That was the easy part. The journey from then, till I landed at Hangzhou Airport was quite a nerve breaker, though a great learning. Here I was with an offer to pursue my dream, with an expired passport! Two failed attempts at the passport office brought my father down from Mumbai. Being a defense officer’s son sometimes has its pitfalls. We are more than a mere Indian. We seldom have a proper address proof, having to move from one place to another before we are able to establish an identity and an address. It took my father three whole days and a lot of convincing to a lot of people. I was soon, once again, a proud holder of a valid Indian passport. This time around it was the “passport” to my dream. Time was running out and I had a number of things to be straightened. I remembered the words my father always used “Nil desperandum”, roughly translated it means “Don’t Despair, Trust in God”. I did just that and also ensured that I left no stone unturned to fulfill my desire to reach the goal. He also used another expression “fire all your guns in salvo” – what he meant was, use all your resources, if required all at once. With some more desperate moments to get my VISA and air tickets, I finally landed at Hangzhou airport on 08th July 2013 on a warm evening. I am truly indebted to countless numbers of my relatives and friends who helped me through all these struggles.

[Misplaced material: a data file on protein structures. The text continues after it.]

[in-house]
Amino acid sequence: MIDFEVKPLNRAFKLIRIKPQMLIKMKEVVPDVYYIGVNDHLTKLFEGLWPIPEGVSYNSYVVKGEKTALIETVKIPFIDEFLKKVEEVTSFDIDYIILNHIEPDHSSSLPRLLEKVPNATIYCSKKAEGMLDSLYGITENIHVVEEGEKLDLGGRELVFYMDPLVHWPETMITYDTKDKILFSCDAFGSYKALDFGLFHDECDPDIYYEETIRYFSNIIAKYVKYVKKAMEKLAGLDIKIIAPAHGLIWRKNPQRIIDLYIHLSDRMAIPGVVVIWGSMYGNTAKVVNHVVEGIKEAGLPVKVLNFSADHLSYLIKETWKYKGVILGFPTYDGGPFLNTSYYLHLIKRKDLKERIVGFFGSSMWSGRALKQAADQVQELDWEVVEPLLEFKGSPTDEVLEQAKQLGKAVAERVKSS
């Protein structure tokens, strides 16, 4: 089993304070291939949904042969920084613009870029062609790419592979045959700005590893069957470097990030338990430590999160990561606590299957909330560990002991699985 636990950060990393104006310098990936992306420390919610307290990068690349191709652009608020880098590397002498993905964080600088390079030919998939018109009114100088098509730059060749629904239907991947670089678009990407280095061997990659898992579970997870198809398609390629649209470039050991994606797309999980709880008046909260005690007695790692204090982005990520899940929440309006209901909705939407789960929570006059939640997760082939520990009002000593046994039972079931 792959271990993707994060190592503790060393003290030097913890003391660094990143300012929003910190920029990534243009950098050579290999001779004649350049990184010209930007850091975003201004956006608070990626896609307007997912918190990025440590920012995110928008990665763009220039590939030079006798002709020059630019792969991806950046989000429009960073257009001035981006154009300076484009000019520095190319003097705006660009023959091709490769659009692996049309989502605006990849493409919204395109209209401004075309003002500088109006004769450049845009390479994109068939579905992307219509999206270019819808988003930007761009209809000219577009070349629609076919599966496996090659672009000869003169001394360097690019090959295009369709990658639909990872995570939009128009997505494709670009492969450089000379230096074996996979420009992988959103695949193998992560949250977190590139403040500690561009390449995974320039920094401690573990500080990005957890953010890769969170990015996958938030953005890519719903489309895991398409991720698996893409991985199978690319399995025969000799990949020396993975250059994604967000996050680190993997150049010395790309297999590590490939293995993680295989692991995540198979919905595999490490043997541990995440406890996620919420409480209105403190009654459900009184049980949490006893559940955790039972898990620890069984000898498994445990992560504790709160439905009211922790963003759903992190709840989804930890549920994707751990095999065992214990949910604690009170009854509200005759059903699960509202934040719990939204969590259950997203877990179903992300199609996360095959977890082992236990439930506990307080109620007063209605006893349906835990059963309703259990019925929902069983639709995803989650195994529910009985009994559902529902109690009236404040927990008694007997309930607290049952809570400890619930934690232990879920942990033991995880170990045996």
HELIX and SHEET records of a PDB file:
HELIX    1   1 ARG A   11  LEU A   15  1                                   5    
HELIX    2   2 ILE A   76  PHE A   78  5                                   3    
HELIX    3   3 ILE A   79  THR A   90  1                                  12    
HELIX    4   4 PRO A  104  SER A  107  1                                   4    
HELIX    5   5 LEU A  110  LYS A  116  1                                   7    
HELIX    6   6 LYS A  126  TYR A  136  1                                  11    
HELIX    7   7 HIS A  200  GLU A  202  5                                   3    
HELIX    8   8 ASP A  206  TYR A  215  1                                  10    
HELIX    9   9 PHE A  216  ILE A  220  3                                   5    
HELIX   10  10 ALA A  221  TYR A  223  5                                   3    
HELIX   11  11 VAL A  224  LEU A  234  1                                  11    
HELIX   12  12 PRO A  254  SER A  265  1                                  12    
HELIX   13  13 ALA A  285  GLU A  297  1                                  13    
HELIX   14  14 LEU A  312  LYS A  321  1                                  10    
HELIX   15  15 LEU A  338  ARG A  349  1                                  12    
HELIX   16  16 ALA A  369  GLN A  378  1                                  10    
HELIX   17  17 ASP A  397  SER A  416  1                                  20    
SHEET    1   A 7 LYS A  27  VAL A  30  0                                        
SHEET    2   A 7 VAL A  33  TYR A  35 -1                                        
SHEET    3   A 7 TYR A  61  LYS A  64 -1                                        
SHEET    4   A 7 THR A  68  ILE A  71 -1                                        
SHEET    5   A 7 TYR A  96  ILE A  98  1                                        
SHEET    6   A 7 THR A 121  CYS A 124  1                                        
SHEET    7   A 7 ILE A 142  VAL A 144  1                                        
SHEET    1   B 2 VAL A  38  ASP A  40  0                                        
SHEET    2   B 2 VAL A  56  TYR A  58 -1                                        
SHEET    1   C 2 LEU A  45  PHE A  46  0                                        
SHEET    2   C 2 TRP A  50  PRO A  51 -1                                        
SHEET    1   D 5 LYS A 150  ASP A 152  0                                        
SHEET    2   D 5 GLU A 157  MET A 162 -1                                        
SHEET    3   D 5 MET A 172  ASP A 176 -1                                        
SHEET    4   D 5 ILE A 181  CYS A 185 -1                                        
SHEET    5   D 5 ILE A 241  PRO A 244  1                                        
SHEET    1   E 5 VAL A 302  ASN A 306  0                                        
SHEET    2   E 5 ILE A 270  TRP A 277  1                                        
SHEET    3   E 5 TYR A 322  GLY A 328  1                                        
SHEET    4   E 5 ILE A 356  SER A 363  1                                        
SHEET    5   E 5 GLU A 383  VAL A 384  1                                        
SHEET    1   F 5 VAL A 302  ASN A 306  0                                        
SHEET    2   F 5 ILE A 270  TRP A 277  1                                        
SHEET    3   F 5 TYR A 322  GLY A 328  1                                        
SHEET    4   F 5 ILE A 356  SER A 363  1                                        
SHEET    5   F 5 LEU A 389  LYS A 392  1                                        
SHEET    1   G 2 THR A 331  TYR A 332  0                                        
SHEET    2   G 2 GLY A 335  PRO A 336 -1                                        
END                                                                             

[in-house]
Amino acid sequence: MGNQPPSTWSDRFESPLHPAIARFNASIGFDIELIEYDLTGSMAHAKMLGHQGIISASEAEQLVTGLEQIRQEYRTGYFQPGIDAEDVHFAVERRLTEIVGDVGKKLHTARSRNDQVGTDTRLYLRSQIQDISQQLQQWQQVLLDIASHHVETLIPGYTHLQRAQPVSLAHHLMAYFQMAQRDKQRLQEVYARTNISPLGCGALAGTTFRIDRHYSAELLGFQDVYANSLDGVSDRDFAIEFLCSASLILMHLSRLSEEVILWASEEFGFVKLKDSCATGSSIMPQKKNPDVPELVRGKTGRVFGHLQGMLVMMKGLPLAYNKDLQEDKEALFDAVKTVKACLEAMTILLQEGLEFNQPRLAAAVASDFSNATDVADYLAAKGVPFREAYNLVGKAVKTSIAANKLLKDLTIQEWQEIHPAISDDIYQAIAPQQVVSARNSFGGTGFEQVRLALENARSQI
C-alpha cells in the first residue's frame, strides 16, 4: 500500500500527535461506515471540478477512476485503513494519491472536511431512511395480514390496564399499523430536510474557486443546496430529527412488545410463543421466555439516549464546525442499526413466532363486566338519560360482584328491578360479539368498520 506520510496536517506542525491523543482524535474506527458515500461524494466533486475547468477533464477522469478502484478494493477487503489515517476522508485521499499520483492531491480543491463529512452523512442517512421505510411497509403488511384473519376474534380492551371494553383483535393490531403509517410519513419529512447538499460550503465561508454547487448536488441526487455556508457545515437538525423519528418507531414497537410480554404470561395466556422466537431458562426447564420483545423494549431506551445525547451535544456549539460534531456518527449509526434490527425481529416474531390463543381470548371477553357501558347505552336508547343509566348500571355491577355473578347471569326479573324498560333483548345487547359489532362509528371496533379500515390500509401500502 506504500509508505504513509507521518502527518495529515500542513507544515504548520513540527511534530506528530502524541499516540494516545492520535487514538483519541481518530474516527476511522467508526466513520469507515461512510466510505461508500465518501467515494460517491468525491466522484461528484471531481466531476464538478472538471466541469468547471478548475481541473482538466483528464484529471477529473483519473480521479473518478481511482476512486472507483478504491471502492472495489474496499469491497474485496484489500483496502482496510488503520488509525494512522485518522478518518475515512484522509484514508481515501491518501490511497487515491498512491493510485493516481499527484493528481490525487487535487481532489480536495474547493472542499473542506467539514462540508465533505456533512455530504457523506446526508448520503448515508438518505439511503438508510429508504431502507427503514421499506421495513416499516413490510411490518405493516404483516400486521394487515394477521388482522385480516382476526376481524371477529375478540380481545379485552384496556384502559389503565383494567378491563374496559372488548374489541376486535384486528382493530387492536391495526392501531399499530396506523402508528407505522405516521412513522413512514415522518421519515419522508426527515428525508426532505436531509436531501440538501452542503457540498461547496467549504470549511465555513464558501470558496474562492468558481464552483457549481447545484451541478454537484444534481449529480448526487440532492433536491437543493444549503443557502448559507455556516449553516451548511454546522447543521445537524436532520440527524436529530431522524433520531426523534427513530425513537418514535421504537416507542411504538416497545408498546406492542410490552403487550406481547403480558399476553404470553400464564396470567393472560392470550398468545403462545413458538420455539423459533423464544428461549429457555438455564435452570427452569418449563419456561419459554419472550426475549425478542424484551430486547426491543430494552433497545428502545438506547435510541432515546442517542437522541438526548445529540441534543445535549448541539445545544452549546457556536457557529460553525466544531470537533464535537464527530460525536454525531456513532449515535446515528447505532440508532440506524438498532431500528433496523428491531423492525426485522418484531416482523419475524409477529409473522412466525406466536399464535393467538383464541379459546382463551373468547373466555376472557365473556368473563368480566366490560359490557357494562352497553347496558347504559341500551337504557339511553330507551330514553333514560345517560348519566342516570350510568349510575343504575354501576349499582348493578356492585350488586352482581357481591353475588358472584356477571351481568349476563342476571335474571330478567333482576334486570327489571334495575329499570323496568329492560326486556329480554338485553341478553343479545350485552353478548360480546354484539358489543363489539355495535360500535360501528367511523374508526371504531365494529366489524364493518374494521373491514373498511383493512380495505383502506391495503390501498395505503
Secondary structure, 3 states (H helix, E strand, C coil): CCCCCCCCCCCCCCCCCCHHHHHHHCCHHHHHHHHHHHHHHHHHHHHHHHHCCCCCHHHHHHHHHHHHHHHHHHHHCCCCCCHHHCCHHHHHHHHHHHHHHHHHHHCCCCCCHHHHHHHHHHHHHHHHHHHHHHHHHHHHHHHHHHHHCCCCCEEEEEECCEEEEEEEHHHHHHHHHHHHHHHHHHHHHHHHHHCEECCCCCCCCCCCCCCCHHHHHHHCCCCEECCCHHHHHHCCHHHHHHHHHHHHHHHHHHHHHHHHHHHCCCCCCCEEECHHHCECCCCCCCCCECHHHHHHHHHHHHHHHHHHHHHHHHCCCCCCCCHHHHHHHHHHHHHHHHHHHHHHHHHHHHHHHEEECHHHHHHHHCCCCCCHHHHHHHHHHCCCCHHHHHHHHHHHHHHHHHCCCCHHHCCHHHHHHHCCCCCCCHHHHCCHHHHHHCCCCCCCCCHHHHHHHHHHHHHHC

Hangzhou, being one of the best tourist centers in China, really fascinated me. All the wrong notions about China soon vanished after I met my Boss and my company mates. They went out of their way to make me comfortable. So what, if many a time it was hand gestures that came to my rescue.